Q: What trends in the market do you see?

Casey: The industry is moving toward remote diagnostics and monitoring, which will allow crane operators to monitor the crane on their mobile phone or tablet from the ground or anywhere in the world. Magnetek offers remote diagnostics with its engineered solutions.

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Who doesn’t love the summer time and seeing a great concert with your favorite band from the past or present? A few of our fans recently shared CM Hoist photos from summer concerts they’ve attended, which included a snapshot of our #CMLodestar motors.

For King and Country, CM Hoist

For King and Country performing at the Carowinds Paladium Ampitheatre in Charlotte, North Carolina.

CMA Music Festival, CM Hoist

CMA Music Festival in Nashville, Tennessee (Thank you Mountain Productions!)

CM Lodestar motors in Lisbon, Portugal, CM Hoist

Martin Audio’s MLA rig on world stage at Rock Festival in Lisbon, Portugal. (Thank you Tracy!)

Like us, they love seeing CM Hoist products in action!

We know that many of you have great things planned for this summer, so we are continuing our tradition of starting a 2016 photo album on Facebook to capture your photos of Columbus McKinnon products working hard at concerts and events around the world.

If you spot them being used, please snap a photo and share it with us on social media. We will post your pictures on our Facebook photo album and, each month, our fans (through likes!) will choose a lucky winner who will receive a box of some great CM promotional items!

There are many ways you can share your CM Hoist photos with us – choose your favorite channel!
Facebook
Instagram
Twitter: Industrial
Twitter: CM-Entertainment
Google+

Use the hashtags #CMLodestar and #wheresyourCM to join the conversation!

We look forward to seeing all of the wonderful concerts and places you will visit this summer!

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Test Rig

200-ton capacity horizontal test rig is used to proof load test humble hooks in the South African gold mining industry.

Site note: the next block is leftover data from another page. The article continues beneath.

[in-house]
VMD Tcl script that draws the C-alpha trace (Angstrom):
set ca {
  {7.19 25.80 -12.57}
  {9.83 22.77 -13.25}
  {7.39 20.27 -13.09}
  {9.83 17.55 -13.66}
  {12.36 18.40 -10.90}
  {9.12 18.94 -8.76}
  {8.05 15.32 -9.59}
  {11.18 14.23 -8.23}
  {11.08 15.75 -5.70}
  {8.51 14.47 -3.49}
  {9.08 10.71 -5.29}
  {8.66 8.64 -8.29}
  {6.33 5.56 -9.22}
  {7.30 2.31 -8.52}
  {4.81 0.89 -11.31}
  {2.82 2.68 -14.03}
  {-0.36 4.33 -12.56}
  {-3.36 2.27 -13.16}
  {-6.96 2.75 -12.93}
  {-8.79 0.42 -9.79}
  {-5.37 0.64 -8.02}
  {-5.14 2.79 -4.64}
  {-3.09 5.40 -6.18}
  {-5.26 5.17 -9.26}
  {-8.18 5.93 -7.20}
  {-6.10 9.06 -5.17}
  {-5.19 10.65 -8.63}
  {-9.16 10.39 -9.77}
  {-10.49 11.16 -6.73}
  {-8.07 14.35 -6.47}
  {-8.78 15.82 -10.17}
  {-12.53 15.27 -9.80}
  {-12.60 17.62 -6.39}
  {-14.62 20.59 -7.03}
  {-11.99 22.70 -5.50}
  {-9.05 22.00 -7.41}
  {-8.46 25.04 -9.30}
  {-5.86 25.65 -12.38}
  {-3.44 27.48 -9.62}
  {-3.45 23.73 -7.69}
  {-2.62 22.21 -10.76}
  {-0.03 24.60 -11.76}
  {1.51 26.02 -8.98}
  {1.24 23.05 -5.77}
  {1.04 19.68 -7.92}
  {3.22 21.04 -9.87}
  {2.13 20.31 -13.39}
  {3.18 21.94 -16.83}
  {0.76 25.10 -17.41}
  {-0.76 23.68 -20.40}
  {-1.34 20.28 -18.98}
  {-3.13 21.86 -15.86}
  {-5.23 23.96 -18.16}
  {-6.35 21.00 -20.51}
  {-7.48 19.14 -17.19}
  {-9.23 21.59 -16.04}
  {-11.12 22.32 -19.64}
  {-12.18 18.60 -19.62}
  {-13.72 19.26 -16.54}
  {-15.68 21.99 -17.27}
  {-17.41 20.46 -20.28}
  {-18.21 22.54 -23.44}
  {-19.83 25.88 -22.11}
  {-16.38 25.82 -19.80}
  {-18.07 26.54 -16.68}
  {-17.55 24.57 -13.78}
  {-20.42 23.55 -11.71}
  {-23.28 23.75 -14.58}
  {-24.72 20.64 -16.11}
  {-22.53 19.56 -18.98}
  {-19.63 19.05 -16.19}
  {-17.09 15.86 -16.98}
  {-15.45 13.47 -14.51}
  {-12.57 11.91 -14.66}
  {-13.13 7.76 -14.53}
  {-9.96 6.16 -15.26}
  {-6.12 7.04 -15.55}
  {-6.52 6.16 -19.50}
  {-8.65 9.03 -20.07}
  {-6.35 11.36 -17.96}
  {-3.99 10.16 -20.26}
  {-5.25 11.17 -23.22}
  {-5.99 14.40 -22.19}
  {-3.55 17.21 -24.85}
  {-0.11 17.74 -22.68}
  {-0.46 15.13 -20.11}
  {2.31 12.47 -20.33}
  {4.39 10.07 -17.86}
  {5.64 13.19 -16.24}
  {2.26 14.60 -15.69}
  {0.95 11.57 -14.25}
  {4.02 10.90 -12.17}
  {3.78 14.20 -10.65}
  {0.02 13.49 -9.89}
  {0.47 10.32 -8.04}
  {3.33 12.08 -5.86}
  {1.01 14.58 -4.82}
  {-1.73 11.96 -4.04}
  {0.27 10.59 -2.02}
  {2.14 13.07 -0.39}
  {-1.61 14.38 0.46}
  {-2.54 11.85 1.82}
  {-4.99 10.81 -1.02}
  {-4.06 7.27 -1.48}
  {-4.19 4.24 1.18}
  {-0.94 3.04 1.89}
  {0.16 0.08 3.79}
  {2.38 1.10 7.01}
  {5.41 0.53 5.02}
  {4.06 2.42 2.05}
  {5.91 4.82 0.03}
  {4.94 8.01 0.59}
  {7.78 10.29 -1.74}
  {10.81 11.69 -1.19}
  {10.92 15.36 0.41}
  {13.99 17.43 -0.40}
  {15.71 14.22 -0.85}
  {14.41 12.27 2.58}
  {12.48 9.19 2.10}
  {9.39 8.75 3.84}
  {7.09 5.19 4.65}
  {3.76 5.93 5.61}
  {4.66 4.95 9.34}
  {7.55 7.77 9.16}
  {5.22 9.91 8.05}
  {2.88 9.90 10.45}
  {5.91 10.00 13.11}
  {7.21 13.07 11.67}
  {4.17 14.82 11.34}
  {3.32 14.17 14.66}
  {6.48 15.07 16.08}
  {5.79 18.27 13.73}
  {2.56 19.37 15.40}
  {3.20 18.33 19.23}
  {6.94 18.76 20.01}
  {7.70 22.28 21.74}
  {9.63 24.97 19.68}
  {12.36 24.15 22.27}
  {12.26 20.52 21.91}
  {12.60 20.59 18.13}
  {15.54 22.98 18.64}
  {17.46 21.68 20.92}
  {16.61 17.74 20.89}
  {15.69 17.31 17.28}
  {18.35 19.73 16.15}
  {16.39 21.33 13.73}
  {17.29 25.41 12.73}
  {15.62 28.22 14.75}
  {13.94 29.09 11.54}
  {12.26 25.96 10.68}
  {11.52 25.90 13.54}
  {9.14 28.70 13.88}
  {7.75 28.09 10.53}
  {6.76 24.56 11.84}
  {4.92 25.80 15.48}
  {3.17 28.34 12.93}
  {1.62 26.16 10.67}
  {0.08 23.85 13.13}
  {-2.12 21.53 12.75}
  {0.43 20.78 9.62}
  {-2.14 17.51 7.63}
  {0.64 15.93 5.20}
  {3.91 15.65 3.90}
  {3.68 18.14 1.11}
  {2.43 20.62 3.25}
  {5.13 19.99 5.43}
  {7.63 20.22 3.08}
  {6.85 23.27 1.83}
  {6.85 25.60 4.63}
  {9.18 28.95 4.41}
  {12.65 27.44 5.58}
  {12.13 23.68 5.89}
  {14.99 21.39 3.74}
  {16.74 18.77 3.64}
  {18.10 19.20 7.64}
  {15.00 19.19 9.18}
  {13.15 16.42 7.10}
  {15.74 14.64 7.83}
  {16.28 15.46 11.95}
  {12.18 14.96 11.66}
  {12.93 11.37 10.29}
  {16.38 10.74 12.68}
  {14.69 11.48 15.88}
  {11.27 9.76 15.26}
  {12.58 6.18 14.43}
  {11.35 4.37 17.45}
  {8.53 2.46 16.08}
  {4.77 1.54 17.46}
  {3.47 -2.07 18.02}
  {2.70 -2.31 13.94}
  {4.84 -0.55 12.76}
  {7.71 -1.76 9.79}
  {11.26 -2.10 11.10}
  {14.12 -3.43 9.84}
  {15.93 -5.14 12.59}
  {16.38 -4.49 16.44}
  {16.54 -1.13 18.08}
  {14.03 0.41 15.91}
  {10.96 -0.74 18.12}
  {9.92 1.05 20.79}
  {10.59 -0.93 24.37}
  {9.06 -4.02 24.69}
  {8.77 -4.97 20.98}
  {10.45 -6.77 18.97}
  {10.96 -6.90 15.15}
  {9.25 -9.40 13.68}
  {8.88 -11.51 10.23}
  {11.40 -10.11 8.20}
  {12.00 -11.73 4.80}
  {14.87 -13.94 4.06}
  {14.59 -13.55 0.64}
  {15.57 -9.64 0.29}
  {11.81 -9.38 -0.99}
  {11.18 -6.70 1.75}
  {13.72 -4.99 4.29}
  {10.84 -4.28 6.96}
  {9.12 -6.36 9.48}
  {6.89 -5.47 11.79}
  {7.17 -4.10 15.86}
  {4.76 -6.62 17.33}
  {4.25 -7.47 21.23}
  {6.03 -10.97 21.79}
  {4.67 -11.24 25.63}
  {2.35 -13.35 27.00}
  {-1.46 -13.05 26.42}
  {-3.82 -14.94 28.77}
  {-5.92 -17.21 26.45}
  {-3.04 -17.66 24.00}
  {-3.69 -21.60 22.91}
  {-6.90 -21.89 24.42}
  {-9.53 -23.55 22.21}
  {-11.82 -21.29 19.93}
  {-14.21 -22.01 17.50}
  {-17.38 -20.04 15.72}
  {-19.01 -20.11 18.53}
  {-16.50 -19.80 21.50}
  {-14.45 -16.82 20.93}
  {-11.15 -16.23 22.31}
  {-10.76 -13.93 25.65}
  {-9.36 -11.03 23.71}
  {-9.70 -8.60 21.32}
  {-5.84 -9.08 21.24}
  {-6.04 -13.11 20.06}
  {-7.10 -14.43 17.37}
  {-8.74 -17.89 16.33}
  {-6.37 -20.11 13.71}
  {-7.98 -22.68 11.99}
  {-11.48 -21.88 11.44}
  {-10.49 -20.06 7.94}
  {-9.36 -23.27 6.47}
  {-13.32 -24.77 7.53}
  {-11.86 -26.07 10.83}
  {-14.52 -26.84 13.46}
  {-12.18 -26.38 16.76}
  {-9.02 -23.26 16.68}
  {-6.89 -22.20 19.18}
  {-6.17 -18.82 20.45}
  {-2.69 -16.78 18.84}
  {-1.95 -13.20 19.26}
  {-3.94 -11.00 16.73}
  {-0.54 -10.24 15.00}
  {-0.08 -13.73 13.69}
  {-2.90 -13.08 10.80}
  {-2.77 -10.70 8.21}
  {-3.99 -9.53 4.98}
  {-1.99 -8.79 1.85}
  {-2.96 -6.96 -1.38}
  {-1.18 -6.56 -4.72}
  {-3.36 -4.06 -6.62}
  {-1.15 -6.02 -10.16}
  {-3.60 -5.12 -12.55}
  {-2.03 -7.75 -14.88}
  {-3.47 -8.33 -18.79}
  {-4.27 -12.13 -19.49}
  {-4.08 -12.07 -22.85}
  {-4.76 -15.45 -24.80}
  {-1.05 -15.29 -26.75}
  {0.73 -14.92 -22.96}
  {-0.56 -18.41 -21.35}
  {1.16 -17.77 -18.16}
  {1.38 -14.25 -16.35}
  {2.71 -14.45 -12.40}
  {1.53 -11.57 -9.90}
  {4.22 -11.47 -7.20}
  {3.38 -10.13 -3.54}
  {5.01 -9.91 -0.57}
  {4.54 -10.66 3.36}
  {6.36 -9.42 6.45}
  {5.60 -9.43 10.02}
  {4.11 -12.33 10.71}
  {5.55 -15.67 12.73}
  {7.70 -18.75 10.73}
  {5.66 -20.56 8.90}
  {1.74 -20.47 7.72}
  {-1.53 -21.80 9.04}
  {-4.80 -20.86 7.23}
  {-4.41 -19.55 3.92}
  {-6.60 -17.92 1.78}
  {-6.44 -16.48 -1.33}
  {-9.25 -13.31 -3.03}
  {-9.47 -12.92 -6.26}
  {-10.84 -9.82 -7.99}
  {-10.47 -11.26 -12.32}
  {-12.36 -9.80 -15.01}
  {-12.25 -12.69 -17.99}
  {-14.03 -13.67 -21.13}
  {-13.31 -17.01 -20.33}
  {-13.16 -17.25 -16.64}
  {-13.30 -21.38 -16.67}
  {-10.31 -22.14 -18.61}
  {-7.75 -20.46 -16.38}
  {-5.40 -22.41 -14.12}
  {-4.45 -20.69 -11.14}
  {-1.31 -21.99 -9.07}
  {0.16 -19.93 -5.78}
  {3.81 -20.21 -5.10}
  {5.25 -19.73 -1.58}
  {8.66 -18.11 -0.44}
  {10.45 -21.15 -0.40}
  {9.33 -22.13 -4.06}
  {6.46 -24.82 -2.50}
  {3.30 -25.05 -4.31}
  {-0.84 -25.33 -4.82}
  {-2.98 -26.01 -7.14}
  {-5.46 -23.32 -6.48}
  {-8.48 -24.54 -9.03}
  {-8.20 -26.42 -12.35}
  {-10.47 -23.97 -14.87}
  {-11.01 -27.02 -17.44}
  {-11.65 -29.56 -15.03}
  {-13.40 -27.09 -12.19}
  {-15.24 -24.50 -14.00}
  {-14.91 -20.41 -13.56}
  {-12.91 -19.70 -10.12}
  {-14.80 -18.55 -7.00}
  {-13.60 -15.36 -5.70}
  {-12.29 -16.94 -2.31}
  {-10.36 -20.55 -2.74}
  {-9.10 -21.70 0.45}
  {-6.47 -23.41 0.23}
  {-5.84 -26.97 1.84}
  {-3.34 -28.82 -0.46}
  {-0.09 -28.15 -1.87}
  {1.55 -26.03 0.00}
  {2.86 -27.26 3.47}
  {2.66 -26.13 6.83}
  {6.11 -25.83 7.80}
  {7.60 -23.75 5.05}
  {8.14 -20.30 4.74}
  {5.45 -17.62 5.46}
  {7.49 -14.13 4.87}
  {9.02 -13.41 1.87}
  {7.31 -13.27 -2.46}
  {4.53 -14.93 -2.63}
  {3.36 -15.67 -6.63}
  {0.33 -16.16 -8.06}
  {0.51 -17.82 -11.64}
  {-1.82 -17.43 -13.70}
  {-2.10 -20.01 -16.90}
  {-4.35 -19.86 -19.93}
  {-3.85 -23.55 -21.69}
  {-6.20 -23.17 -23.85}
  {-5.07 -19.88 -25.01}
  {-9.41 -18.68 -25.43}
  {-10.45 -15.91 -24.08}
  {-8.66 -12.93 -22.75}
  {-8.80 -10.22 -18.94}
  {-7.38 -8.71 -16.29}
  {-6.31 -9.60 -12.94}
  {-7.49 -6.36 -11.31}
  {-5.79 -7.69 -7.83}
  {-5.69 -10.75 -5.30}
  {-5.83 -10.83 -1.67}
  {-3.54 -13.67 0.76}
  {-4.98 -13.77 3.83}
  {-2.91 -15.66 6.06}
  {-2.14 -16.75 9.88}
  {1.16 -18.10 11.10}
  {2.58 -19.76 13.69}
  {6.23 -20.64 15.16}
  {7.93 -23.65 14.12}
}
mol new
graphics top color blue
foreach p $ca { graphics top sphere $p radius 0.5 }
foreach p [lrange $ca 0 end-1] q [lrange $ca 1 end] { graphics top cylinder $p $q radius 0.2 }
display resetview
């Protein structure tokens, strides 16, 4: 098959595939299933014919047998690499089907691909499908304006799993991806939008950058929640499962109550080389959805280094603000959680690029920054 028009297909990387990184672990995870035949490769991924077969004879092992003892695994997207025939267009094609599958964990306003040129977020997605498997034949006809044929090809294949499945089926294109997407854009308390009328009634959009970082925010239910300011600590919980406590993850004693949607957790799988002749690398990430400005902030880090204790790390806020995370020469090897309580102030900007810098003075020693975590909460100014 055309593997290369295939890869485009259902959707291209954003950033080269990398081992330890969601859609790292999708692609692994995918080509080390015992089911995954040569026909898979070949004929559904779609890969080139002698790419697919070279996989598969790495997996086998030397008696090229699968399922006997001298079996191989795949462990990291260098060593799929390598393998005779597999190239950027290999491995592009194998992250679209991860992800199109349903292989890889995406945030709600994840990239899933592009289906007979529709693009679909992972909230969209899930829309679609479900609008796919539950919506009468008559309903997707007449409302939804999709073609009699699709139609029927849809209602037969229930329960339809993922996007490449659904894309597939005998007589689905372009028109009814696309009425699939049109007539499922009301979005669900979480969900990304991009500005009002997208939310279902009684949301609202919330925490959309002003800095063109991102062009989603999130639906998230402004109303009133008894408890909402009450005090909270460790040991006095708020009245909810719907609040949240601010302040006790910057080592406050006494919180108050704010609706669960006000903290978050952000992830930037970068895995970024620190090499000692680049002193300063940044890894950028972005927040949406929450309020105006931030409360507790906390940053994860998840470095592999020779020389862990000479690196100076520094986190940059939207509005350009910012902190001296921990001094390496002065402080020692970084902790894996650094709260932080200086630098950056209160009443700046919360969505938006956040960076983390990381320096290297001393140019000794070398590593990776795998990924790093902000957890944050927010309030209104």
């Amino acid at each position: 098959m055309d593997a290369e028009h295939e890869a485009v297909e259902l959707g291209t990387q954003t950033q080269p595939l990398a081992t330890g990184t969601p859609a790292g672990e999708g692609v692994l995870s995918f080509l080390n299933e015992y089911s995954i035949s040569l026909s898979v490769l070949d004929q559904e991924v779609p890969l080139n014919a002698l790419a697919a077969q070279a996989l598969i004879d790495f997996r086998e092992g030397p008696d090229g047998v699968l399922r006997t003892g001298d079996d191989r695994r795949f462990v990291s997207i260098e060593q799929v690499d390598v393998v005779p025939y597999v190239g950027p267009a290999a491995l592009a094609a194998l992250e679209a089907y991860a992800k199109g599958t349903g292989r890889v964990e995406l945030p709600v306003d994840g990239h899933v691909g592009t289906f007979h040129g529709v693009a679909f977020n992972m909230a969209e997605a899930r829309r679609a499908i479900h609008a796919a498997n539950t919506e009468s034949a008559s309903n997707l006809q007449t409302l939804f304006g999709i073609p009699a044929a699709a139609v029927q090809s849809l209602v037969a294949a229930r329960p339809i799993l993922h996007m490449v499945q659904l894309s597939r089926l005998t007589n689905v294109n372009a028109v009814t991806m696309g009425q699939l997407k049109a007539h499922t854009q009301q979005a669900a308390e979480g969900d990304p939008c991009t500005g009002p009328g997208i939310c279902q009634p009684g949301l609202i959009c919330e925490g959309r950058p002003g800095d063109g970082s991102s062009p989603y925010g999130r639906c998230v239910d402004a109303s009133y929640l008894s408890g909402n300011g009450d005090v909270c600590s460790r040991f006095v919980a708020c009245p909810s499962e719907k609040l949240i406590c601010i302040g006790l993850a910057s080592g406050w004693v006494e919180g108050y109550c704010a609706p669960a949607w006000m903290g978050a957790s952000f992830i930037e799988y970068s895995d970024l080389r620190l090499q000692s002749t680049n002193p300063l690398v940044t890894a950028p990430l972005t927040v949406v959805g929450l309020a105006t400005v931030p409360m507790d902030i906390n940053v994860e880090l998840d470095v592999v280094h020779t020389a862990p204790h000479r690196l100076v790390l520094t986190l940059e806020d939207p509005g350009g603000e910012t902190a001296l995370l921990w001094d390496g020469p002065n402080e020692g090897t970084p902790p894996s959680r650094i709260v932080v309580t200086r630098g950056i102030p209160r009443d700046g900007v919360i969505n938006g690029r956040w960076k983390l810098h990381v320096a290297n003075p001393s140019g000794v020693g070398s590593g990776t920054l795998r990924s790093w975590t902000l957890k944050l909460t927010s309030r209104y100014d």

Yale Lifting Solutions was recently approached by a long-time client in the South African gold mining industry to provide a 200-ton capacity horizontal test rig used to proof load test humble hooks. Humble hooks are safety devices used to connect winder ropes to the main personnel cages and ore conveyances on hoists in vertical mine shafts.

How does the test rig work?

A humble hook is installed in the test rig and the operator sets the testing parameters. The test rig then automatically carries out the test and, upon completion, produces a test certificate containing relevant testing information that can be printed out or saved electronically. Typically, the rig tests each humble hook to 65 tons, but has a maximum testing capacity of 200 tons if needed. Each rig weighs more than 5,500 kg. (12,000 lbs.).

Also, because safety is a critical part of the way Columbus McKinnon does business, each test rig is fitted with a safety cage to prevent possible injury should something fail during the testing process. By use of strategically positioned limit switches working in conjunction with the control program, the test rig will only operate if the cage is closed. Once this test is complete, the humble hooks undergo an ultrasonic test before they are put into storage awaiting installation on the hoist.

In South Africa, it is a legal requirement that a short length of the front end of each winder rope on a mine hoist is cut off on a regular basis. Then, this wire rope sample is submitted to a testing laboratory for destructive testing and inspection, to monitor the residual strength of the rope. It is normal practice to replace the humble hook at the same time that the front end is cut. The humble hook in service is removed and the tested humble hook is installed in its place. To date, this is one of the largest manufacturing projects Yale Lifting Solutions has carried out in its newly formed manufacturing department.